“Dual” is a term that seems to suit Julie Polidoro quite well. A dual artistic agenda in France with the exhibition Mondes suspendus (Suspended Worlds) at Primo Piano and a collective exhibition at the Galerie Duchamp in Yvetot. Dual culture also, as Julie Polidoro shares her life among two cultural spheres, French and Italian. There is also a duality in her approach of pictorial practice, intertwining past and present. Her interest for science and mathematics drove her towards the domain of cartography and atlas. “Communication system using signs and visual devices,” the use of cartography questions its own nature and function in the era of drones and GPS which localize and position in real time space seen from above.
Julie Polidoro’s Suspended Worlds (Mondes suspendus) stress this dual reading, both intimate and political of present cartographies and aerial images. Her paintings are personal panoramas, alike lost or invented landscapes. This total immersion, put forward by the first installation with its three large suspended canvases, recreates a “landscape-world” directly impacting the exhibition room. Thanks to the overlapping spaces, both pictorial and architectural, the relationship between the landscape and its representation questions the notion of shifting, the necessity to decrypt the pictorial surface under a new angle, the canvas-object and its presence as a carpet/painting/setting and its gravity in the exhibition space. In order to apprehend these different perceptions of the Earth, the body of representations linked to the territories and the universe, is the distinctive feature of a personal quest for knowledge and expertise. Prime fantasy of seizing the world through the evolution of techniques, this comprehension and transformation of the world in image is primordial to Julie Polidoro’s pictorial practice so that the aesthetic, ornamental and political dimension can be questioned. Dual approach, oscillating from the science of images to the images of science, measuring, modelling the world, being at the source of this practice of cartography which “feeds stories, stimulates fancy and has definitely colonized the literary and artistic fantasy.” This “geographical fantasy” as defined by Teresa Castro in her publication La pensée cartographique des images, allows Julie Polidoro to apprehend these landscapes and temporalities in order to explore the pictorial medium.
Dual images, Julie Polidoro’s paintings bear the specificity of being freed from the frame, foreseeing the front and back of the canvas. Skin with no armature, the canvas with no frame is a way of going farther to contemplate and see differently the limit, the territory and the colour. For this fixed and mobile fragility, Julie Polidoro’s suspended worlds represent a reorganization of the territories through its non-hierarchic organization, through the simultaneity of events at the time of global economy. The feeling of change and instability is therefore strongly increased. Julie Polidoro stresses: “on the one hand, what happens in a very remote country, affects us closely, on the other hand it is obvious that the consequences of our actions be linked, that they have common consequences. This was always the case, only is it now perceptible by everyone. The world has become tiny.” As observed by Michel Foucault in Des espaces autres, the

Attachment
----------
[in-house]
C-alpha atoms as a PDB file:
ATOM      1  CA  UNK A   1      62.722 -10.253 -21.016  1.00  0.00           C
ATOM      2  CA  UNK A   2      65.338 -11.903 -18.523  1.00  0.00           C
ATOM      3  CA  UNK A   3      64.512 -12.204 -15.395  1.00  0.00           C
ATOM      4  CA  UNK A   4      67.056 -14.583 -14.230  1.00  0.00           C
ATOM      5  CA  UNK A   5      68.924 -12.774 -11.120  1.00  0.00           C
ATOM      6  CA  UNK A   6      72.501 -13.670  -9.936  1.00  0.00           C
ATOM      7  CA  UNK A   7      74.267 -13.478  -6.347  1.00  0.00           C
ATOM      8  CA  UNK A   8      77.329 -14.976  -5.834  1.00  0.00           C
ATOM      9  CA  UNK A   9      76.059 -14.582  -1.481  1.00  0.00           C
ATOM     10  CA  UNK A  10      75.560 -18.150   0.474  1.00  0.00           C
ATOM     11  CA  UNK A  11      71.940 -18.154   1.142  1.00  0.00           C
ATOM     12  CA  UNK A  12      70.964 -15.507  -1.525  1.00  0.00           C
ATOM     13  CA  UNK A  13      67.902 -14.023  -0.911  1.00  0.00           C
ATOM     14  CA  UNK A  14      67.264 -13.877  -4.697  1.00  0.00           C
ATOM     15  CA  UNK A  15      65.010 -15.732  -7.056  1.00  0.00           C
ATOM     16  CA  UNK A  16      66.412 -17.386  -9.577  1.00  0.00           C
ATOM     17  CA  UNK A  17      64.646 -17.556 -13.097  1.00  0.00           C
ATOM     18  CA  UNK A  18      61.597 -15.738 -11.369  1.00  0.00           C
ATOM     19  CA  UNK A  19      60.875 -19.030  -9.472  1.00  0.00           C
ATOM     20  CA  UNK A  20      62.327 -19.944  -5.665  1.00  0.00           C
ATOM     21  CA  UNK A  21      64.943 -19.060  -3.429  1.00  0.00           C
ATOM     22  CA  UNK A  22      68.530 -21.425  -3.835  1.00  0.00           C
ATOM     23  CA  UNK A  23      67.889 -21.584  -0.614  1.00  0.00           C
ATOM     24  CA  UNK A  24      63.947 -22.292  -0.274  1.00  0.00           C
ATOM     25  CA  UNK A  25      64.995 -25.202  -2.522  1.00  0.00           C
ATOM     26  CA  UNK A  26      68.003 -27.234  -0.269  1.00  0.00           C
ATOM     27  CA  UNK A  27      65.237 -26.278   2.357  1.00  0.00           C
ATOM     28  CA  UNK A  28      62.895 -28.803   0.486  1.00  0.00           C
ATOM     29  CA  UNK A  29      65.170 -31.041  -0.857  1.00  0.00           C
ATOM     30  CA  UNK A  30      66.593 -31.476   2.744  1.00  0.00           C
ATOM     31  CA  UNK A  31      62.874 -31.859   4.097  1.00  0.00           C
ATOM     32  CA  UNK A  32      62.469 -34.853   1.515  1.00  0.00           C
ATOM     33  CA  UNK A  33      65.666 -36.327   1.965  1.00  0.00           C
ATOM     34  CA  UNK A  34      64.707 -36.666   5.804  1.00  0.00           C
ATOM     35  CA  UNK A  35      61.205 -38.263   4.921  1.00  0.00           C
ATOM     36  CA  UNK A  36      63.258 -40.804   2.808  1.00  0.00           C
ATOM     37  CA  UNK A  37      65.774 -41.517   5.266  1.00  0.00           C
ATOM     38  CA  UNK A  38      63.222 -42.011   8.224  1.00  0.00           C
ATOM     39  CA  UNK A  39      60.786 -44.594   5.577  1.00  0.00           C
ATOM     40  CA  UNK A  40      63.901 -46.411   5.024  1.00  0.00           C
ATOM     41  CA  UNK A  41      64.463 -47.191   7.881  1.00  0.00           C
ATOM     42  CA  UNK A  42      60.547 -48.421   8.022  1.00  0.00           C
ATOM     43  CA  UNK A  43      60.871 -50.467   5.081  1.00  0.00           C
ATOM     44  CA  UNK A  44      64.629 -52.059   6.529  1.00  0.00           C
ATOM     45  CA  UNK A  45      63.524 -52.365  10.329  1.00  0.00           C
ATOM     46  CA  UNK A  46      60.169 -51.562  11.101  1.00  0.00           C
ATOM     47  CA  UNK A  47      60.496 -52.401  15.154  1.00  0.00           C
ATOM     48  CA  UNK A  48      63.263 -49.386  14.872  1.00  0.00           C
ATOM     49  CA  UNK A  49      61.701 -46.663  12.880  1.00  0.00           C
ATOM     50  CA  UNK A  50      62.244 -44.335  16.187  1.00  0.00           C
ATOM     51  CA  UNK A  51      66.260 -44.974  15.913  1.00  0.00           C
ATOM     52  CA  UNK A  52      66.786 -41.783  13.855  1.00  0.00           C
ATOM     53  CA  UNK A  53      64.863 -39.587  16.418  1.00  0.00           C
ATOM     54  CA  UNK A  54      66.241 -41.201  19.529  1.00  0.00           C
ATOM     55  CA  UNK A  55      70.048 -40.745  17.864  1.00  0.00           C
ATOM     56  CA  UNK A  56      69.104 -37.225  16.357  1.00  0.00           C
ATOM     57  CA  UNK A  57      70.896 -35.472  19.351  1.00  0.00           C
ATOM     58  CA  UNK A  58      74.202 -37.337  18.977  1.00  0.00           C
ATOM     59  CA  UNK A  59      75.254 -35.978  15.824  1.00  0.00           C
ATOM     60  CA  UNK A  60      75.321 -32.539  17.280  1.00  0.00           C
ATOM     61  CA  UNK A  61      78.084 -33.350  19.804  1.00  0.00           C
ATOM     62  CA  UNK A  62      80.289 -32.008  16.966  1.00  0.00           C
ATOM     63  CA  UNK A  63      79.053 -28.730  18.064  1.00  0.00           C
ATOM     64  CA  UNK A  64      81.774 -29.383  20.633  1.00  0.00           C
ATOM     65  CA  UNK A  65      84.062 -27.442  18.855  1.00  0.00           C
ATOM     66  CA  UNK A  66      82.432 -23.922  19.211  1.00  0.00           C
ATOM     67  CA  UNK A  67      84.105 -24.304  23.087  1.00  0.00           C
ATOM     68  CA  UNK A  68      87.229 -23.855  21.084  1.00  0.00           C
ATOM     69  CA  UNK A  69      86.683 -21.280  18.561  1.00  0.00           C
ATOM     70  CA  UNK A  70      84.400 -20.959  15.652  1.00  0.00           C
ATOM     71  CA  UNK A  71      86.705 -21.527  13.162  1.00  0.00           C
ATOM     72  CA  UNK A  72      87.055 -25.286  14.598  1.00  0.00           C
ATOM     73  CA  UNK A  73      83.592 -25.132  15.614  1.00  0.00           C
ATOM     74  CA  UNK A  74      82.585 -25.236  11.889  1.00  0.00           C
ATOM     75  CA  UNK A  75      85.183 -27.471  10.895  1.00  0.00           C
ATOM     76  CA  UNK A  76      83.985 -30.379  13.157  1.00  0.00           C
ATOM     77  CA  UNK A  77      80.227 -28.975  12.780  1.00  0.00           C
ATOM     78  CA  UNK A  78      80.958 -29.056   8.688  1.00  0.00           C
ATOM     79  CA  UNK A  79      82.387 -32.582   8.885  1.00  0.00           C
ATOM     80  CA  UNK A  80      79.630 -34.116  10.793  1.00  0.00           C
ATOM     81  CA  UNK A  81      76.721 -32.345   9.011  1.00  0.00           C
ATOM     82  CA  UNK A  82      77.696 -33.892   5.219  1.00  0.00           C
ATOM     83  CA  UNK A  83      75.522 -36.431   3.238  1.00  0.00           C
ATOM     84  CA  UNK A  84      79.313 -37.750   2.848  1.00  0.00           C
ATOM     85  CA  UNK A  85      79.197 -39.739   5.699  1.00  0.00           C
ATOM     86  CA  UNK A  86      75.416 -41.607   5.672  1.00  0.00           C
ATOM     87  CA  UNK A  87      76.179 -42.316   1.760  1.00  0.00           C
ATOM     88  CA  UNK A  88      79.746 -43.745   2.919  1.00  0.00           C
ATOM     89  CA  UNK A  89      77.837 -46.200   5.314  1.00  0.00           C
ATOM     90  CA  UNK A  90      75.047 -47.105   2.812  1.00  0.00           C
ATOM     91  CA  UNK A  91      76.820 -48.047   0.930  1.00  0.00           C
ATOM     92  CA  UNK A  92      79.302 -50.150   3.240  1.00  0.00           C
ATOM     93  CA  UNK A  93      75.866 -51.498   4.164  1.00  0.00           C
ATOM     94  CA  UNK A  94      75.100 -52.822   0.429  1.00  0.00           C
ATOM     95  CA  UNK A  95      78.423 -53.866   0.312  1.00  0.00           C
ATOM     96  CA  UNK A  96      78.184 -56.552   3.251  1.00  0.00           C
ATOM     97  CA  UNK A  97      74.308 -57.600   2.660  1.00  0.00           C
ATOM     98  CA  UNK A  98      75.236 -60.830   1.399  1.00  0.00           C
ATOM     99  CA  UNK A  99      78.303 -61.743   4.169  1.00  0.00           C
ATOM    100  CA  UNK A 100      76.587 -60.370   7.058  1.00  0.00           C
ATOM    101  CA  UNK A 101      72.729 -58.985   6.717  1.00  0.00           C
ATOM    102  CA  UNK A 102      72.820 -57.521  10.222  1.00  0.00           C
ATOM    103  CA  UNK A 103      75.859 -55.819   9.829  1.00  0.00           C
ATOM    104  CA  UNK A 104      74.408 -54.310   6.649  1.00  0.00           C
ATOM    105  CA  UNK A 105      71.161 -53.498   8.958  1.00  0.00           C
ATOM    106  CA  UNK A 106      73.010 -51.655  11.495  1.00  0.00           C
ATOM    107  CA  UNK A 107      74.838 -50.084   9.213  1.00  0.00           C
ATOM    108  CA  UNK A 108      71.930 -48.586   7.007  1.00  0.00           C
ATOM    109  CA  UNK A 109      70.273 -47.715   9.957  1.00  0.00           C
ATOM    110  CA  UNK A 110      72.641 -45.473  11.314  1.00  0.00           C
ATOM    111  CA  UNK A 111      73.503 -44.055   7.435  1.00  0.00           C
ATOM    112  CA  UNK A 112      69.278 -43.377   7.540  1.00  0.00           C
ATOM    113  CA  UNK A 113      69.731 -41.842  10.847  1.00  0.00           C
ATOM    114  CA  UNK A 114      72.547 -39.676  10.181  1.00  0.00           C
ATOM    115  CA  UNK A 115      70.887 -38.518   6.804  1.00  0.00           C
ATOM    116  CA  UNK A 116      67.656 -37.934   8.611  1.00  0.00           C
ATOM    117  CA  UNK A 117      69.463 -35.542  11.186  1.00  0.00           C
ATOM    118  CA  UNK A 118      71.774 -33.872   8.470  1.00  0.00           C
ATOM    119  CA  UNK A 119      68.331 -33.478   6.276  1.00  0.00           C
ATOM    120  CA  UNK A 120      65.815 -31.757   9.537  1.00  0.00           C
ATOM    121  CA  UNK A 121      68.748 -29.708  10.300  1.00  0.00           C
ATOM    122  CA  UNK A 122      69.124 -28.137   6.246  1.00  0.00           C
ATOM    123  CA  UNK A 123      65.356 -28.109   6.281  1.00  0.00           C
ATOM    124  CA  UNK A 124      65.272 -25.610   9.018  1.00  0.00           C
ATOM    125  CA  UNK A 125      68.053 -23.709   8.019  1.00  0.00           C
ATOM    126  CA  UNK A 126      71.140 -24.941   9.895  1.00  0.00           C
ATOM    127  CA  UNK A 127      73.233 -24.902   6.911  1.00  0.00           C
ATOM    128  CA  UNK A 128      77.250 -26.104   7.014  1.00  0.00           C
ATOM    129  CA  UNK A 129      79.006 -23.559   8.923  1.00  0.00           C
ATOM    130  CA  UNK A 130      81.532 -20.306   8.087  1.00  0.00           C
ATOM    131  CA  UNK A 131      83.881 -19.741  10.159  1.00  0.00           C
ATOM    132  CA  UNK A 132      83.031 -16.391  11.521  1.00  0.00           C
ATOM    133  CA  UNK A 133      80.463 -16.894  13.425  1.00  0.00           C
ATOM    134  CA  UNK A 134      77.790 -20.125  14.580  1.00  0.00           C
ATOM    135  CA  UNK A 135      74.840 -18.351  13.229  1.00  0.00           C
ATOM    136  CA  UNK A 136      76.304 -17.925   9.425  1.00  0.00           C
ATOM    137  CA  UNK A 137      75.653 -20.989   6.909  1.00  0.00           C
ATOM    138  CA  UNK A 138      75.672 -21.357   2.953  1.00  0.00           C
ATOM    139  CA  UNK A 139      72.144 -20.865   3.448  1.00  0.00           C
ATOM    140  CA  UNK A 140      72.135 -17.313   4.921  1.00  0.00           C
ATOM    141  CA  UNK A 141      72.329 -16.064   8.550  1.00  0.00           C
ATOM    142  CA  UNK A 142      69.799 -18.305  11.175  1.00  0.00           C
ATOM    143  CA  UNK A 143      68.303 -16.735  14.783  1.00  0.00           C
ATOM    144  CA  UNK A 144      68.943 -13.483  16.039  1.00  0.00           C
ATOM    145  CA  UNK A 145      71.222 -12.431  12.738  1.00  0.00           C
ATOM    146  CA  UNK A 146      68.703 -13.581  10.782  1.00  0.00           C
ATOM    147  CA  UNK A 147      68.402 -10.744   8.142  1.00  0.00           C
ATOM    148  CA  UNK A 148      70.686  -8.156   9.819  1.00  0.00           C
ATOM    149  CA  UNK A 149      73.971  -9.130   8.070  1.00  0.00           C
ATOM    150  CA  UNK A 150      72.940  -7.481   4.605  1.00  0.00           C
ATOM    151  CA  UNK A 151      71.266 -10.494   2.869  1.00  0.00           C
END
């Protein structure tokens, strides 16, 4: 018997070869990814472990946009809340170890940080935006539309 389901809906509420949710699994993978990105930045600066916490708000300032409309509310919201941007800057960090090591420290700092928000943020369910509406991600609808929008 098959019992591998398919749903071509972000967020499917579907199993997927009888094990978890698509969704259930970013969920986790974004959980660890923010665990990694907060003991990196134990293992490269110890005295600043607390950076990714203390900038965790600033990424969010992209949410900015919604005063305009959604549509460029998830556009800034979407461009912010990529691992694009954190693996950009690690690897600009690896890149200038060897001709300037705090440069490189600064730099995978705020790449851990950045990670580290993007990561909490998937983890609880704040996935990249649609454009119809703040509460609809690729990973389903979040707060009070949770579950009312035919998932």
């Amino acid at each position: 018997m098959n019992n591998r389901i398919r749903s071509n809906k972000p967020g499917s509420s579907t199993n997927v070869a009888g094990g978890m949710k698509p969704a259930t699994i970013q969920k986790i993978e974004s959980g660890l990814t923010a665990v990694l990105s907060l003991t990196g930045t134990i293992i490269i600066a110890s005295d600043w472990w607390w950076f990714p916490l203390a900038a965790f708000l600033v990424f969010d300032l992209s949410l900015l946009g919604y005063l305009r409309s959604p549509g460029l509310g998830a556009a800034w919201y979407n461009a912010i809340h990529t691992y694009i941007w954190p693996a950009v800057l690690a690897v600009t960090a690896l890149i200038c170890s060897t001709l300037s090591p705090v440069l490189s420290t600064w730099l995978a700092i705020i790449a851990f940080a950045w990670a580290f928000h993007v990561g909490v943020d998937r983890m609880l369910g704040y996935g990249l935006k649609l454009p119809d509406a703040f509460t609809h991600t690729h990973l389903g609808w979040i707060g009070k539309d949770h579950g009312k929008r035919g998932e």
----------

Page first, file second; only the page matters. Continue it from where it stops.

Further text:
understanding of contemporary space is not that simple: “We are in the epoch of simultaneity: we are in the epoch of juxtaposition, the epoch of the near and far, of the side-by-side, of the dispersed. We are at a moment, I believe, when our experience of the world is less that of a long life developing through time than that of a network that connects points and that intersects with its own skein.” The painting Partout il se passe quelque chose (Everywhere does something happen) states this multiplicity of point of views via the vibration of precise and blurred zones. By adding text on these pictorial cartographies, Julie Polidoro gives a new narrative and fictional dimension to the map that satellite images have deposed. She re-materializes spatially the exhaustive inventory of our knowledge of the world, now thanks to the virtuality of images and the abolition of distances. When one meanders among Julie Polidoro’s paintings, one feels once again a “material vastness“ as wonderfully described by Isidore Ducasse when talking about the ocean. The sky, the seas, the earth, the oxygen, seem to become confused. Through these direct sensations with instantaneous temporalities and with the matter, Julie Polidoro also grabs out the powers of colour, their presence and richness. Her quest for quality regarding the light in her paintings bears the golden byzantine colours. She refers to a spiritual and symbolic world. Either oscillating between control and freedom of the pictorial gesture or playing with suspension and gravity in her canvases, Julie Polidoro integrates the sculptural dimension to her painting, rendering the body all of its power. Around and inside these flying and floating paintings, it is all about finally finding the origins of this body which gave measure to the world.